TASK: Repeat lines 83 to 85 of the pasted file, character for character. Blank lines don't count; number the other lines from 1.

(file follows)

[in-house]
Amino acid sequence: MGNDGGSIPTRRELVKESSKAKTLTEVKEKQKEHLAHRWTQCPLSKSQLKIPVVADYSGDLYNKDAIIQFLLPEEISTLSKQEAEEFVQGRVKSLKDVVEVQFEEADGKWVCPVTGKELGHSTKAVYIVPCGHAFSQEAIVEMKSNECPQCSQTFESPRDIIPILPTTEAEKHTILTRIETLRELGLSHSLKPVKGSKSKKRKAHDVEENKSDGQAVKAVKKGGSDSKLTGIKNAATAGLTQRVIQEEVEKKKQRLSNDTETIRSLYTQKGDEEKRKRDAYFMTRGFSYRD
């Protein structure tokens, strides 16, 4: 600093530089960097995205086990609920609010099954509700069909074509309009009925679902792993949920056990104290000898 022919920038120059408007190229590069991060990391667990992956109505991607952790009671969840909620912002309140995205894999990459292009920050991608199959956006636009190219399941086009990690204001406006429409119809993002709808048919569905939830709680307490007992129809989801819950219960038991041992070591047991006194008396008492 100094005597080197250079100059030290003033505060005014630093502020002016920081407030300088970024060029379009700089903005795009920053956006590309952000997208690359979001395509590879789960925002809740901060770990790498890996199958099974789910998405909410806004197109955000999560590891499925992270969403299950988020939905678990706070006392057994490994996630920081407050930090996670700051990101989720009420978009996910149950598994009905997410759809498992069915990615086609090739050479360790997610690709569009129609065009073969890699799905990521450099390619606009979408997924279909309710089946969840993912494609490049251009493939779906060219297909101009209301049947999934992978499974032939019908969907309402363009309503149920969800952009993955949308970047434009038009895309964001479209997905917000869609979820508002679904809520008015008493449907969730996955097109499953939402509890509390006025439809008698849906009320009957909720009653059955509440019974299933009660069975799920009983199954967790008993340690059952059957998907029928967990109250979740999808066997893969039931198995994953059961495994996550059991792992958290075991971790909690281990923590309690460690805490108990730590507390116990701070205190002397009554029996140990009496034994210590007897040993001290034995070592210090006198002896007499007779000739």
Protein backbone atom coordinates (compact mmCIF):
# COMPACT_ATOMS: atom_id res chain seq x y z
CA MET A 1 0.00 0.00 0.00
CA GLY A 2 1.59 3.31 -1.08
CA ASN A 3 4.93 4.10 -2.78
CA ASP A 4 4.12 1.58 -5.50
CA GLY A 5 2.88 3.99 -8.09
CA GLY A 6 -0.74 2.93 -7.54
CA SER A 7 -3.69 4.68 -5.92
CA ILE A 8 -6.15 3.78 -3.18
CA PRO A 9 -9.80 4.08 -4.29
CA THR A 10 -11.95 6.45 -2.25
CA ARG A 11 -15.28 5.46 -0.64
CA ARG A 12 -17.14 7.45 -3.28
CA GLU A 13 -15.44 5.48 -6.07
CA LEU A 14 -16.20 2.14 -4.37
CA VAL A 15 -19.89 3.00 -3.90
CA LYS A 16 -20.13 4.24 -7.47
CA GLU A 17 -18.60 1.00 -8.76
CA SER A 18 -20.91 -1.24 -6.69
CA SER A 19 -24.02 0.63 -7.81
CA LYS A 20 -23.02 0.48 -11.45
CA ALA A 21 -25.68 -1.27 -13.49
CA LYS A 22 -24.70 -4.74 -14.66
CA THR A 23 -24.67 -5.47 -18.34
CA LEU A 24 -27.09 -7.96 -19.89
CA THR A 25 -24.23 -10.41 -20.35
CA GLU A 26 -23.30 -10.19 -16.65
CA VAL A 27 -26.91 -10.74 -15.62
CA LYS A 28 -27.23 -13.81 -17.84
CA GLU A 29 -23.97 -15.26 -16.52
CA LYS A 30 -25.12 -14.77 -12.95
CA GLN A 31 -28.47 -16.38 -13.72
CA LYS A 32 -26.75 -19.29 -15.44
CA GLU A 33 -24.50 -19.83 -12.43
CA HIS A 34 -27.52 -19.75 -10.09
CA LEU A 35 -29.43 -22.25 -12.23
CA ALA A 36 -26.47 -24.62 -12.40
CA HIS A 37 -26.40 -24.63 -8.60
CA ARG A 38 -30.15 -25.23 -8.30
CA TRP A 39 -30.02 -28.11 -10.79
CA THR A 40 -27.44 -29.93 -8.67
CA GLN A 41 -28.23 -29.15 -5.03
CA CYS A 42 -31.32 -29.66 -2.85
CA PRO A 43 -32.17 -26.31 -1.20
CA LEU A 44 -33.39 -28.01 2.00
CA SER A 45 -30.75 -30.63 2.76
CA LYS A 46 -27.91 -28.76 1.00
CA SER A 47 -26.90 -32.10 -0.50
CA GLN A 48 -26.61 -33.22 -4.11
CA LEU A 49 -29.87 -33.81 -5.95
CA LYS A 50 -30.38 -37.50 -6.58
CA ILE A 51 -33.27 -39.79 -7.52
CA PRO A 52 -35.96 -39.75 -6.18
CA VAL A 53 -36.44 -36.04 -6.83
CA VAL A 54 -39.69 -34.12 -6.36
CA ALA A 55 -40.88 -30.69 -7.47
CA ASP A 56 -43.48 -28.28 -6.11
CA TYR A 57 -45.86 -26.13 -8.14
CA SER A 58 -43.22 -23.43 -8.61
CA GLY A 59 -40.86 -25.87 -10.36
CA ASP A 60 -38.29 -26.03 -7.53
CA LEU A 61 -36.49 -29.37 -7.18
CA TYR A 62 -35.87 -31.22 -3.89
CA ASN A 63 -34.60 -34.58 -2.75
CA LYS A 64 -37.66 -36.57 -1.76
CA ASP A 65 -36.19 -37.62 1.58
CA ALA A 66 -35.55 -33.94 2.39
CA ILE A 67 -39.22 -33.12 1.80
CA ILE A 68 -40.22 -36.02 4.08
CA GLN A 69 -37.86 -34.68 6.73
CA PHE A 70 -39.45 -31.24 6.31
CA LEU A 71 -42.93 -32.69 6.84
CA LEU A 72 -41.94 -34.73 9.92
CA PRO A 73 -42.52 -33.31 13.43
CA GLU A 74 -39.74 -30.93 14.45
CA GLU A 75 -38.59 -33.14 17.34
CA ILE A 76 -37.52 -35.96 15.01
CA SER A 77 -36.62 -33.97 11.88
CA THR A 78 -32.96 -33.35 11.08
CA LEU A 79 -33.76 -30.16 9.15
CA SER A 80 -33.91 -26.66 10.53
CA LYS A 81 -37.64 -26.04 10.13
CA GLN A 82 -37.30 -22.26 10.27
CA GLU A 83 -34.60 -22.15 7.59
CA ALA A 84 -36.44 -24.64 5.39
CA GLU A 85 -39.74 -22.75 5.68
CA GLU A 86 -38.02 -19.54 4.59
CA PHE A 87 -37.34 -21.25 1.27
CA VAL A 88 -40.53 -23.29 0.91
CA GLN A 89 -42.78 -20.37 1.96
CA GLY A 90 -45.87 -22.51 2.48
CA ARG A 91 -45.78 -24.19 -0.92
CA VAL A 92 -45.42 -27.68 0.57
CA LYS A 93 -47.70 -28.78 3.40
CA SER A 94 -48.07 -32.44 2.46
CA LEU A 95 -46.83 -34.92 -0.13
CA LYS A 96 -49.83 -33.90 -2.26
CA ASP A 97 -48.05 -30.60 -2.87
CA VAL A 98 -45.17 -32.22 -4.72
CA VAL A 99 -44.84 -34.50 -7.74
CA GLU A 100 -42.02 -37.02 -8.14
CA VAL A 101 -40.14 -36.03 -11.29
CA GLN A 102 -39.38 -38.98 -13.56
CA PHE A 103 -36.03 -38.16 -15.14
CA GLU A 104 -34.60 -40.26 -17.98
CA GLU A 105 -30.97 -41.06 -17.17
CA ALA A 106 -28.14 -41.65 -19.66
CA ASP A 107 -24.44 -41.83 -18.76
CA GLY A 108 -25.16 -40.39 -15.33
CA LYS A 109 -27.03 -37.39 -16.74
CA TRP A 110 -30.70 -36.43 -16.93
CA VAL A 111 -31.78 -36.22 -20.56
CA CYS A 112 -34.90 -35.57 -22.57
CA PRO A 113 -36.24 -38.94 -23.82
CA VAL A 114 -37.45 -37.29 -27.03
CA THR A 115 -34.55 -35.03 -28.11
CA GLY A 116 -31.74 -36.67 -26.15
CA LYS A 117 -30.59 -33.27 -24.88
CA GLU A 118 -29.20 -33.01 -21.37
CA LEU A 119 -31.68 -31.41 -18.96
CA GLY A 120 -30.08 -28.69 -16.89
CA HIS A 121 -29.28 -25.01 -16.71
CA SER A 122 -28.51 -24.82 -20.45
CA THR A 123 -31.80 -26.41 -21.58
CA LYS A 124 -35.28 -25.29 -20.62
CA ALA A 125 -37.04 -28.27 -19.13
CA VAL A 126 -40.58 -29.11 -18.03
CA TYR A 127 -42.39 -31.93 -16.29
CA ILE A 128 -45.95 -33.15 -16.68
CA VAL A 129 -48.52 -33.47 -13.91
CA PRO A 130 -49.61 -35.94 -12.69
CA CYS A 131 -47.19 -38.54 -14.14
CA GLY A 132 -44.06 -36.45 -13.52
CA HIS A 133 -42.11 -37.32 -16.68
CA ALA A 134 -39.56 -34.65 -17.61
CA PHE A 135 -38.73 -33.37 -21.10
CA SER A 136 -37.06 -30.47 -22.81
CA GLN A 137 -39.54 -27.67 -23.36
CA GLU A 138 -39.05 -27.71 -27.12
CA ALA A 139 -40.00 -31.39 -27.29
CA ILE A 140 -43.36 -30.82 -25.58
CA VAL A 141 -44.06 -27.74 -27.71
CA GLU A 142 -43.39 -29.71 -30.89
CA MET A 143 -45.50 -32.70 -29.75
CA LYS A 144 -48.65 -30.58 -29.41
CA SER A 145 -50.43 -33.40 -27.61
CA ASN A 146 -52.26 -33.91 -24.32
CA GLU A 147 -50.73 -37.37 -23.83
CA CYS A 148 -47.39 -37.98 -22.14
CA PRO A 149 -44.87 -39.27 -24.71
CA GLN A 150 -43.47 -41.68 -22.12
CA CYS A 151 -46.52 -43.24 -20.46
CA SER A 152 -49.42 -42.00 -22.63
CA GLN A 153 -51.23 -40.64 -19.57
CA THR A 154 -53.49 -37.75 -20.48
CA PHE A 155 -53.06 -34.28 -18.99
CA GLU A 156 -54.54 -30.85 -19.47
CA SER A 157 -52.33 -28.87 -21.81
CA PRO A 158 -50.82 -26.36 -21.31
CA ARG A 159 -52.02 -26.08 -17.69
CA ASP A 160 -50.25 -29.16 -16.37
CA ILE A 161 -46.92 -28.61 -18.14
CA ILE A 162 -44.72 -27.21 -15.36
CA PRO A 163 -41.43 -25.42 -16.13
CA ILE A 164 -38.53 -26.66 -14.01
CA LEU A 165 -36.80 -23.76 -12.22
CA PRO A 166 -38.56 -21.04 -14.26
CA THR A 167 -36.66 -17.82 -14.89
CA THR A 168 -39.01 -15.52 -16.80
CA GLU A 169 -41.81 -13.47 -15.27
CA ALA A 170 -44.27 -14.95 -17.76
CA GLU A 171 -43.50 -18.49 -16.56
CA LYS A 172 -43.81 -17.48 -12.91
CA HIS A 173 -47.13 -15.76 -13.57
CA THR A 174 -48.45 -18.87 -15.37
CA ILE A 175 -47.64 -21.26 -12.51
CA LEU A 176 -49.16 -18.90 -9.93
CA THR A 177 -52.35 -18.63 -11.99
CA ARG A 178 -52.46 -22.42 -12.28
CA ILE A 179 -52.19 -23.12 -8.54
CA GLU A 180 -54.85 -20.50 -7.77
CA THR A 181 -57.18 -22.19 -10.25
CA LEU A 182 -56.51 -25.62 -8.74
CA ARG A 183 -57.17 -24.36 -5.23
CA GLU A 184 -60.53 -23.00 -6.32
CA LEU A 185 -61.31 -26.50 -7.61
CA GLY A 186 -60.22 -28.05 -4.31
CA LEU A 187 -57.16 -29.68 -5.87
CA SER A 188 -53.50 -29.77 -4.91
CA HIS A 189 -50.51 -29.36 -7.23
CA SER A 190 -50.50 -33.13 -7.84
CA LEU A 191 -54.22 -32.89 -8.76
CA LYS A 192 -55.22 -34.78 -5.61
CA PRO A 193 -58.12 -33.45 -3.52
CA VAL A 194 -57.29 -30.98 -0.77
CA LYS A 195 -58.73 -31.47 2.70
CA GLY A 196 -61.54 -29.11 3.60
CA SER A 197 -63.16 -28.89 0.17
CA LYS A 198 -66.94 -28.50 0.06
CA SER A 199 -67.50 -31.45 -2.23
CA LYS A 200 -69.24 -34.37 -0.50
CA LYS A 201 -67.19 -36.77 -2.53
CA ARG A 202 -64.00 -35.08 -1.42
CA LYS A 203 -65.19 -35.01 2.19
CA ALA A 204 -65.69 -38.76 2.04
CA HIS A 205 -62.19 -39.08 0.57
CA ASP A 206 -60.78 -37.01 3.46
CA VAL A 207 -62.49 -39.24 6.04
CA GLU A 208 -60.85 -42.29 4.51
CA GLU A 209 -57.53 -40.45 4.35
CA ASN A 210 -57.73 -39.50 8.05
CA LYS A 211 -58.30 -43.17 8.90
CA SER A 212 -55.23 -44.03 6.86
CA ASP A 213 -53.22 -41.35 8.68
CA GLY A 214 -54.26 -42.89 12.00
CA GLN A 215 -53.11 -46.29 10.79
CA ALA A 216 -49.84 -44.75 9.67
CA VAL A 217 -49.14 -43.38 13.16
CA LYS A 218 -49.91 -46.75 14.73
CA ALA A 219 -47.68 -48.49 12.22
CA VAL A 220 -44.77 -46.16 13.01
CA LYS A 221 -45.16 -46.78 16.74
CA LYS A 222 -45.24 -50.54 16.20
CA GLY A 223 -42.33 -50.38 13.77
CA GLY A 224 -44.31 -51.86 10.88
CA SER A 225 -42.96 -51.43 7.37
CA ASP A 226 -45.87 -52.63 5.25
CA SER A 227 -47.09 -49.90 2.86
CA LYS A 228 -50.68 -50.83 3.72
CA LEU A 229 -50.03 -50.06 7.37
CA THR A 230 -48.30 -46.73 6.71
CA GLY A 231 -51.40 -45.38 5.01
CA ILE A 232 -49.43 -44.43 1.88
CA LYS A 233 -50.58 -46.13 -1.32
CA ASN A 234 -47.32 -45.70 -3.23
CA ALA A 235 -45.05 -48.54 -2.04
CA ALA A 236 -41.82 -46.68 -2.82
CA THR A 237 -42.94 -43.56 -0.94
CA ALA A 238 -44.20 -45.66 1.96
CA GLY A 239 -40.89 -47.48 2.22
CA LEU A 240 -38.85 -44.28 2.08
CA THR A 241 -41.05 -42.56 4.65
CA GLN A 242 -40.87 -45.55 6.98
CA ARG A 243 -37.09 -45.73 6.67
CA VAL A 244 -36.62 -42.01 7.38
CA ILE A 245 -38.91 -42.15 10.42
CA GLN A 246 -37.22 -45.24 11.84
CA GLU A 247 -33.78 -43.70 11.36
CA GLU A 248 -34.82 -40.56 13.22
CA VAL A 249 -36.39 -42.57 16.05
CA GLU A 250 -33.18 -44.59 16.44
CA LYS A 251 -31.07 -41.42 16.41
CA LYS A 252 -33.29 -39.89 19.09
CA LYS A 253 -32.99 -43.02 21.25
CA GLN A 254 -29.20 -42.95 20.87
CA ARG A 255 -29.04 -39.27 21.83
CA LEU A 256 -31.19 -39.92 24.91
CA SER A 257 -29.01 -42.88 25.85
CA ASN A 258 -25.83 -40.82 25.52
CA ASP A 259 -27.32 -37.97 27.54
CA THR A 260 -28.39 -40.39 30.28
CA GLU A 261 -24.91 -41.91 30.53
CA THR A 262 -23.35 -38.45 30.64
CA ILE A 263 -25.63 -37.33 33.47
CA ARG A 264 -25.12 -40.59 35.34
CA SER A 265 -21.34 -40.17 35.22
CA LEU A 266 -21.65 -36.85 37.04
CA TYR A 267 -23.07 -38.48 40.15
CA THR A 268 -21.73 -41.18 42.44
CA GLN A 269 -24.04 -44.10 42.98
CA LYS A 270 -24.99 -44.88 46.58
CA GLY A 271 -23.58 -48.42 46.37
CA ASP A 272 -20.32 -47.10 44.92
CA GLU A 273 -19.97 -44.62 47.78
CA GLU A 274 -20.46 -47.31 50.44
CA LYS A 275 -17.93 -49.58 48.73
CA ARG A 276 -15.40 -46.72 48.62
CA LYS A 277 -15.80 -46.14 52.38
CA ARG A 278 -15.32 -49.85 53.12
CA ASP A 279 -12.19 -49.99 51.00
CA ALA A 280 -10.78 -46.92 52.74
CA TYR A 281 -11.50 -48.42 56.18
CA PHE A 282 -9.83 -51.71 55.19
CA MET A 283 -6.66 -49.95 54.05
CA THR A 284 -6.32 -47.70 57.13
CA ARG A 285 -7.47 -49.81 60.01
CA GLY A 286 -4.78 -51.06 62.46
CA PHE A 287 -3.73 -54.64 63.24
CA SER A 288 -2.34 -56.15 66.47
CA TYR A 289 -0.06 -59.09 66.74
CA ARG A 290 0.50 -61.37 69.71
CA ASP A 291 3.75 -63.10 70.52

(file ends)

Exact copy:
CA THR A 78 -32.96 -33.35 11.08
CA LEU A 79 -33.76 -30.16 9.15
CA SER A 80 -33.91 -26.66 10.53